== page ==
Moore Games

By: Trevor Shanahan

 

In 1965 Intel co-founder Gordon Moore created Moore’s Law.  This law is really a prediction that the number of transistors on an integrated circuit (per square inch) has and would continue to double annually – at least for the foreseeable future.  Moore contested that despite the exponential growth in technology, industry would catch-up, finding and creating uses for new technology.  But what about the old technology?  It is my contention that old technology, which really isn’t very “old”, can remain a relatively untapped resource to be exploited.

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Wafer with Intel Xeon Processor E7 v2 family chips, each made of 4.3 BILLION 22nm transistors.

Do you know what DotA is?  Do you know how it came to be?  DotA (Defense of the Ancients) is a mod (modification) built in the Warcraft III: Reign of Chaos world editor based on the Aeon of Strife gameplay mod for Starcraft.  It is a new game built on old technology.  Blizzard, in accord with Moore’s predictions, had expanded into new technological options for engines in their upcoming titles.  A small team of designers utilized the vast and untapped capability of Blizzard’s editor to create what is now, one of the most popular game genres (or subgenres) in history; the MOBA, or massive online battle arena.

 

DotA isn’t some outlier, there are many games that became modern titans being built on old tech that was never exhausted of its potential.  Team Fortress is another shining example, beginning life as a Quake mod running on an engine of the same name.  Valve took the mod and repurposed it with its Source engine.  As time has passed the Source engine would also be used to create popular titles (Counter Strike: Global Offensive, Dear Esther, Vampire: Masquerade, etc.) and Valve recently announced that they would be releasing the Source engine as free for developers.  Now the door is open as Valve prepares for their Source 2 engine to see the wave of indie titles and college projects that use the original Source engine.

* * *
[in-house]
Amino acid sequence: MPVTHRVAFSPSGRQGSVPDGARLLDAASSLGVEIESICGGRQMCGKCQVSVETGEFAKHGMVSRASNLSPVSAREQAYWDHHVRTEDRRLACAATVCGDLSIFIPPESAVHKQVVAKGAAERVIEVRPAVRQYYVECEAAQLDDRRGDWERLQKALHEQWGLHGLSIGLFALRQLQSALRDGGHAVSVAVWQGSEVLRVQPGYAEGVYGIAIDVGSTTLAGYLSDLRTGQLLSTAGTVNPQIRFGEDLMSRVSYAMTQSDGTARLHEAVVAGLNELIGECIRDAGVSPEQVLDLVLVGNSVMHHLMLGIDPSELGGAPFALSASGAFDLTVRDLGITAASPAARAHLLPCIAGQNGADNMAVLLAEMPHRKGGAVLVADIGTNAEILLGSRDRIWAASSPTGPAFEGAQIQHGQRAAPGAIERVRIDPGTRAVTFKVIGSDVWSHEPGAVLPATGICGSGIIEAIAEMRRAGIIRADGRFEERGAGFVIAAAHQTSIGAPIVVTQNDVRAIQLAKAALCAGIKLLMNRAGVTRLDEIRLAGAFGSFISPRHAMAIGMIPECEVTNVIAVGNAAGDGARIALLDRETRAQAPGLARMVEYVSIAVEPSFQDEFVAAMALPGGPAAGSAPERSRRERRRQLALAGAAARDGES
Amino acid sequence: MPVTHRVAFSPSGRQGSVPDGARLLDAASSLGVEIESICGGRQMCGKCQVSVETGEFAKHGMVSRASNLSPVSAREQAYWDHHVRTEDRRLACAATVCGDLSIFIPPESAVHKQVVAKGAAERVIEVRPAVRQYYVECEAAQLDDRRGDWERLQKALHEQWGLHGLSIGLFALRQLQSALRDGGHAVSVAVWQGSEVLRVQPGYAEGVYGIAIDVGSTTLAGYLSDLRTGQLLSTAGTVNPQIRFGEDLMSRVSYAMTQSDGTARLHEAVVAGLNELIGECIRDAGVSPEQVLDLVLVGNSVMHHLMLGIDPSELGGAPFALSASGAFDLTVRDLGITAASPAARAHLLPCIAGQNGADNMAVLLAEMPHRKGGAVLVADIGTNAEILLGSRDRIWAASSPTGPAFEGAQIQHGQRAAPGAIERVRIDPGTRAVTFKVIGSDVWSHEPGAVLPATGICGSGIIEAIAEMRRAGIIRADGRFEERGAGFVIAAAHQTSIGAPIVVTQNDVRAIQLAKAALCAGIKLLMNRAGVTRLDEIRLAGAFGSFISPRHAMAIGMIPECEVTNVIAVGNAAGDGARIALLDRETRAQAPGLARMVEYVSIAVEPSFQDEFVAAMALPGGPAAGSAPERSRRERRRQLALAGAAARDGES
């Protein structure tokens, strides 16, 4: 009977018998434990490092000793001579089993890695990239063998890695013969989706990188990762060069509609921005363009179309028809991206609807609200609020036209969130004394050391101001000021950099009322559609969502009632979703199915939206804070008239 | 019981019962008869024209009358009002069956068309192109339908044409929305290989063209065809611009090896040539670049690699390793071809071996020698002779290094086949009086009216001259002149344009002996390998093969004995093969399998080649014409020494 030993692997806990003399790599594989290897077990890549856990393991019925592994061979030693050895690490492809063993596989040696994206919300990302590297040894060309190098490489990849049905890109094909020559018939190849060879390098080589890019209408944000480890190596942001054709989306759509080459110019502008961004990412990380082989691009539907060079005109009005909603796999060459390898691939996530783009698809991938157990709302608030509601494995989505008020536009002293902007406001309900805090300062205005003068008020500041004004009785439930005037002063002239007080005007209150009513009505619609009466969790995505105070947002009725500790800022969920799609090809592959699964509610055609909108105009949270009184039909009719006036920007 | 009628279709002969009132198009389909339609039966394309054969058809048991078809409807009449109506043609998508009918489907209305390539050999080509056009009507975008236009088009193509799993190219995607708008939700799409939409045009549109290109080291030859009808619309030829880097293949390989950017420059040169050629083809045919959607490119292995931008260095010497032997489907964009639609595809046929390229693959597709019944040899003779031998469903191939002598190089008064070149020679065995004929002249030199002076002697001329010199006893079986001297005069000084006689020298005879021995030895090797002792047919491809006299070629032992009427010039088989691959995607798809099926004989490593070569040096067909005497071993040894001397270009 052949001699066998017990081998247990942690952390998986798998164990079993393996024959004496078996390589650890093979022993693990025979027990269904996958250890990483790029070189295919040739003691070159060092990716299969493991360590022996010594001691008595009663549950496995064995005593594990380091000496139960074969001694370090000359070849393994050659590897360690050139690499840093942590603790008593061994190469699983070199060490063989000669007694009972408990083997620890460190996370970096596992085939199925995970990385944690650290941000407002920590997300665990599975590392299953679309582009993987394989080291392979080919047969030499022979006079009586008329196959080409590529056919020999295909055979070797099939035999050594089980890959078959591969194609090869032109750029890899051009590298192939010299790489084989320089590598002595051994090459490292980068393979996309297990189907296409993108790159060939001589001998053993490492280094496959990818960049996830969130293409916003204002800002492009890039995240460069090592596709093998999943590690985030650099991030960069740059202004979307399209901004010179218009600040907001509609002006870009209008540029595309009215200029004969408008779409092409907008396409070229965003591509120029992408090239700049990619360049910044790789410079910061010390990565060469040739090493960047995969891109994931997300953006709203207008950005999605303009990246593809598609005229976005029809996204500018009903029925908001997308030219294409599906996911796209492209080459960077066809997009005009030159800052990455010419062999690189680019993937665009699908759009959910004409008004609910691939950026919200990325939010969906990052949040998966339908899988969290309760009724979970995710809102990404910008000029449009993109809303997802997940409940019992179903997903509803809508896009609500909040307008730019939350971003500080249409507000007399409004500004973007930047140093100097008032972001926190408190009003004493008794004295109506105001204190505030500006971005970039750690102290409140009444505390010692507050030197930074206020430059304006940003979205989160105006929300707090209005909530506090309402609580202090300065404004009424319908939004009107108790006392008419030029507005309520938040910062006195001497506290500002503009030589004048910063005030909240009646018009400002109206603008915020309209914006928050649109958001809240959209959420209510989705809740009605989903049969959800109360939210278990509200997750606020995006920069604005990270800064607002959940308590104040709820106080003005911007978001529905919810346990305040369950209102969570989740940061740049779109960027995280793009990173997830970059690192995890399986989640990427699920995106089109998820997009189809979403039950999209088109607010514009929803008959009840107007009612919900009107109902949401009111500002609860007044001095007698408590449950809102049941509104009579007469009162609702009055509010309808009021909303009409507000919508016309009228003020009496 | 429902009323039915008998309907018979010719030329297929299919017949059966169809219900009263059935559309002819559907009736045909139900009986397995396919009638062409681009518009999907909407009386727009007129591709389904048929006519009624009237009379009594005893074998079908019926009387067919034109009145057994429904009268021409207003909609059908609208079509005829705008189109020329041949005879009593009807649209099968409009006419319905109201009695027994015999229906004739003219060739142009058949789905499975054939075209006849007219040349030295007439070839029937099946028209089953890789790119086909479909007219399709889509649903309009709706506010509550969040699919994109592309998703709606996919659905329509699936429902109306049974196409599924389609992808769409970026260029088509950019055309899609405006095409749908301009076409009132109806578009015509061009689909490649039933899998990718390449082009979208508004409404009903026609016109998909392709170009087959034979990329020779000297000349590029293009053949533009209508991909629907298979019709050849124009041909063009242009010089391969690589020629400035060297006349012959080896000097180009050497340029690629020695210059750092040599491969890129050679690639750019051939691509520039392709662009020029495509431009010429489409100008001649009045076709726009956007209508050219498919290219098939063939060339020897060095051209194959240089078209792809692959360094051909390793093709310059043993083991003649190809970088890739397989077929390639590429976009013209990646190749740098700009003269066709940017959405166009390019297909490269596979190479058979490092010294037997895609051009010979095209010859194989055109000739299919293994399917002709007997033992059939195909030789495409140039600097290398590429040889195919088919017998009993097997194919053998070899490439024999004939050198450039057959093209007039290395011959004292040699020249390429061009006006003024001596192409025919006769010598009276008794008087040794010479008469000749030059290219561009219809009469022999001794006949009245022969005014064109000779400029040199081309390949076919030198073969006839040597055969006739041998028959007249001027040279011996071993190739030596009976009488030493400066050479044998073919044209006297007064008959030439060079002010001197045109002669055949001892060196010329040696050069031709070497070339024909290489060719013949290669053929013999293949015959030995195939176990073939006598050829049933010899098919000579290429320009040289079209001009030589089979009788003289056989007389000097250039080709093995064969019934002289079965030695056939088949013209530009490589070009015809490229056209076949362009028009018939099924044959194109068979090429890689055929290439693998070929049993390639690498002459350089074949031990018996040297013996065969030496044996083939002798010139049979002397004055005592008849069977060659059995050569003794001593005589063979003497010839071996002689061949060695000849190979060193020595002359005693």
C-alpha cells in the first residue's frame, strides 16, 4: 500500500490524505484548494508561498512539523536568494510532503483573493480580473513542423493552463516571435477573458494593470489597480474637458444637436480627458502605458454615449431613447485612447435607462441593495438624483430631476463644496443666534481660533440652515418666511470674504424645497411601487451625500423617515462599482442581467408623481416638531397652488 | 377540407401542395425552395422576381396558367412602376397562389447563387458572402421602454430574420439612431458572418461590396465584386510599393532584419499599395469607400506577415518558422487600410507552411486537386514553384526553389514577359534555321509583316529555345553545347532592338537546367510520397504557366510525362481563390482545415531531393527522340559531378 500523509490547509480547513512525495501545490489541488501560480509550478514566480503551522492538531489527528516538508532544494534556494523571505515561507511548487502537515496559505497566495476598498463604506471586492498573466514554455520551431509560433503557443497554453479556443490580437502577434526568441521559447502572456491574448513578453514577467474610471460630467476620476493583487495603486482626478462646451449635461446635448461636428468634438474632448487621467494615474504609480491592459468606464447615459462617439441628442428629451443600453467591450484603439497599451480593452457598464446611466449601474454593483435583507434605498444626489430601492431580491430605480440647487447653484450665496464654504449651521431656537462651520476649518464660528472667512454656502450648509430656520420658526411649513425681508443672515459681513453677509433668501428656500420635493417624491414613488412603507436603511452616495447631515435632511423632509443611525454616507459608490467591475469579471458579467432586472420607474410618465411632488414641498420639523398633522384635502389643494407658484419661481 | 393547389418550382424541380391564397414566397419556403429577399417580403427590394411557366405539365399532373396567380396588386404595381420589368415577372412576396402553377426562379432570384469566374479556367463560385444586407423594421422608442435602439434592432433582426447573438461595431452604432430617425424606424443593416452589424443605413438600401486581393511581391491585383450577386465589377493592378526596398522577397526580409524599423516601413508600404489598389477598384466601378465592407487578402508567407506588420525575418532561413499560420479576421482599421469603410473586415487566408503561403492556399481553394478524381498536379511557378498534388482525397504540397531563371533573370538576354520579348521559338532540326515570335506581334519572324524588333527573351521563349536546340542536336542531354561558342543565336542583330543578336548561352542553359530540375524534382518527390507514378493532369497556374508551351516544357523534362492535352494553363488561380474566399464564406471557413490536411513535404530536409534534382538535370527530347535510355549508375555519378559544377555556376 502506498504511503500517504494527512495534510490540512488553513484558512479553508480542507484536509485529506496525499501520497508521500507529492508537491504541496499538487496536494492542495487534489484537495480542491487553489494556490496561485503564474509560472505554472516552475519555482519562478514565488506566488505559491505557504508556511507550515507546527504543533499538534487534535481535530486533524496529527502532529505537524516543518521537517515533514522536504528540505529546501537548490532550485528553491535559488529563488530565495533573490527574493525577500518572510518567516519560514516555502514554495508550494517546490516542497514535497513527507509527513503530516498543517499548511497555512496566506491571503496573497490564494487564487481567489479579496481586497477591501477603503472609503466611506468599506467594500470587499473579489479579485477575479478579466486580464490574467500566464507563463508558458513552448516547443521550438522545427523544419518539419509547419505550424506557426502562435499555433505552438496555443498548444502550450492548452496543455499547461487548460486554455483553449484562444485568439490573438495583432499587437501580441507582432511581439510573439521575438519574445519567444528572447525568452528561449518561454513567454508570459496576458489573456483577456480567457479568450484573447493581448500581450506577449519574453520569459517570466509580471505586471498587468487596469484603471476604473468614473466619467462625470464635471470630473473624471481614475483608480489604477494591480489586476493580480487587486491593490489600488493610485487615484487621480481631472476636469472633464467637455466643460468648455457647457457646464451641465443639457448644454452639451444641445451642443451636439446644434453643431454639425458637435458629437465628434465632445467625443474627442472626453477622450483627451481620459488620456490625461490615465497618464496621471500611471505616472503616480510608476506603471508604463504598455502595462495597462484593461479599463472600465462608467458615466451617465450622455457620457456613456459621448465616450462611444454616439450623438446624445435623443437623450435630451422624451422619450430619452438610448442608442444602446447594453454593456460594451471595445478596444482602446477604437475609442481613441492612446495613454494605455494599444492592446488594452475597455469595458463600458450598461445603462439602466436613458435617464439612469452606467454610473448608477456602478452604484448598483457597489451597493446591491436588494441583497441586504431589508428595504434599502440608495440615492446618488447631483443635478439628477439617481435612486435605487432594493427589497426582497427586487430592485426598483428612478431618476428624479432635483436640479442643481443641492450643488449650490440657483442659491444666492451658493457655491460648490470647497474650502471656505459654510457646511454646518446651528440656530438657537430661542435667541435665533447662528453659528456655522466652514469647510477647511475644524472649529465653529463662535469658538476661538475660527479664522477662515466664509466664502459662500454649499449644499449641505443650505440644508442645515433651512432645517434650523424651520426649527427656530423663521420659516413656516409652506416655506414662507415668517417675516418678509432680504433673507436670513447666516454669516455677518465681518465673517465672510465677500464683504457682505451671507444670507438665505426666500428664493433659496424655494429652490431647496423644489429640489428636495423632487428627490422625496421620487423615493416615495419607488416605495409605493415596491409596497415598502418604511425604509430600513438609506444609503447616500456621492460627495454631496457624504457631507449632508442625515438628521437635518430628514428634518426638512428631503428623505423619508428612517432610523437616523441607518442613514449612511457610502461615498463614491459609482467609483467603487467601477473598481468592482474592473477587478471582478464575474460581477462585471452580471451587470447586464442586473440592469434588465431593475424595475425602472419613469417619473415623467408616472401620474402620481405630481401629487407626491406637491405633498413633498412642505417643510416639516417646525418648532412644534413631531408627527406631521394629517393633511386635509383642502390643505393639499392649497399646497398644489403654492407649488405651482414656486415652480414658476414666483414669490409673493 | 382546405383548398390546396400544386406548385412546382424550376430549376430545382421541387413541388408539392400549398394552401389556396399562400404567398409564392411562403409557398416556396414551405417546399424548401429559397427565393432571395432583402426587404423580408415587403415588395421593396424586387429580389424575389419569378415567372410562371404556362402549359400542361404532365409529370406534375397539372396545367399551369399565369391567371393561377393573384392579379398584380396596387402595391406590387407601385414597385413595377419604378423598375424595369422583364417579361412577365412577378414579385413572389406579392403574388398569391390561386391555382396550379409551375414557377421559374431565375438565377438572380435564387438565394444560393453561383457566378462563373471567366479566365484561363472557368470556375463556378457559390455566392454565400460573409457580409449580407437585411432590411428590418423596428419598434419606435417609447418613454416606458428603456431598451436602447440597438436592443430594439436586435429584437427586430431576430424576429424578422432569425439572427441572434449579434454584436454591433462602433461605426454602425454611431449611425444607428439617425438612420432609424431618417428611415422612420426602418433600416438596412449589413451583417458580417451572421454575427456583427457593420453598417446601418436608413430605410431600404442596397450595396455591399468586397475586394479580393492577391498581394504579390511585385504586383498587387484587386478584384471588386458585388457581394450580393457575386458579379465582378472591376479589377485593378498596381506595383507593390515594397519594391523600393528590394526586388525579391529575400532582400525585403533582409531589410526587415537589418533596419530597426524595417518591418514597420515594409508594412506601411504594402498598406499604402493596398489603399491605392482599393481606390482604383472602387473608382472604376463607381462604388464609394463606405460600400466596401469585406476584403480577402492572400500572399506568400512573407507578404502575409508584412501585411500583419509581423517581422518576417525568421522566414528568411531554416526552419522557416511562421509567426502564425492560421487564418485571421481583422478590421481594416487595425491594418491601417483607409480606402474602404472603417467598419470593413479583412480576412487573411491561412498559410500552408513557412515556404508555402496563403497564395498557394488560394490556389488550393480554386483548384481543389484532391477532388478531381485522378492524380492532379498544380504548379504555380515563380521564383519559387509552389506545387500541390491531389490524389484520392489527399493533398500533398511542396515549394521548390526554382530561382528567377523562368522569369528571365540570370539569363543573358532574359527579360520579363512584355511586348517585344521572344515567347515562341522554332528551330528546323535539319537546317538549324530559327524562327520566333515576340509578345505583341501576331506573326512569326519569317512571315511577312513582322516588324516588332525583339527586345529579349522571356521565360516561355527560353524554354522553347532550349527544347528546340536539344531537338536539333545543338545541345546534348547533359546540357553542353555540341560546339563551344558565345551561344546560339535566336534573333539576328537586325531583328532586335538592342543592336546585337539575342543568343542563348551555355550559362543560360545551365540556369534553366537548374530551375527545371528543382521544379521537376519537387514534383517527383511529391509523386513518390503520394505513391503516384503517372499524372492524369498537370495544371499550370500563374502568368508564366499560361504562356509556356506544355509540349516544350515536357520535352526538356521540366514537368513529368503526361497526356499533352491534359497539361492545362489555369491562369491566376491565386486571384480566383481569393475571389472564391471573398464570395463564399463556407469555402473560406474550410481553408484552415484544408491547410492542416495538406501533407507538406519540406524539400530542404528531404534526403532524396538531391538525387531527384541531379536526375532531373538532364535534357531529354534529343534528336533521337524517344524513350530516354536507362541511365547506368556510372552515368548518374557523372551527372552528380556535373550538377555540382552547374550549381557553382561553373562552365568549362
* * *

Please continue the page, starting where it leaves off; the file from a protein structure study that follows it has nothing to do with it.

The indie game scene would not be where it is without the repurposing of old technology.  Shovel Knight, recently released on Sony’s platforms (but out for some time on Wii U, 3DS, and PC) that uses an 8-bit game design veneer to deliver an engaging experience.  Though it uses the Pro Motion software, which is modern, Yacht Club Games is really capitalizing on old 8-bit technology.  This tech is reborn in an age with advanced understanding of programming, coding, and design permitting it to ascend above the restraints of a different time to make another gaming impact.

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Title screen and boss gameplay from 8-bit reminiscent Shovel Knight.

Excitement in the video game world comes from many things.  I deviate from the norms of excitement from new tech to make this request; get excited about old technology.  If you are a developer, gamer, or just a tech enthusiast embrace and support the rebirth of the “old” in new packages.

 

ccccccAbout the blogger

My name is Trevor Shanahan and I am finishing my undergraduate degree in Marketing with a minor in Media Studies.  I am interested in video games and everything they touch (their industry, development, games as art, psychology of games – like gamification, industry issues, cutlure, etc.).  I have come to realize that the more I learn ( and learning is so important) the more I do not know.  Learn as much as you can about what you love and   try to give back to it.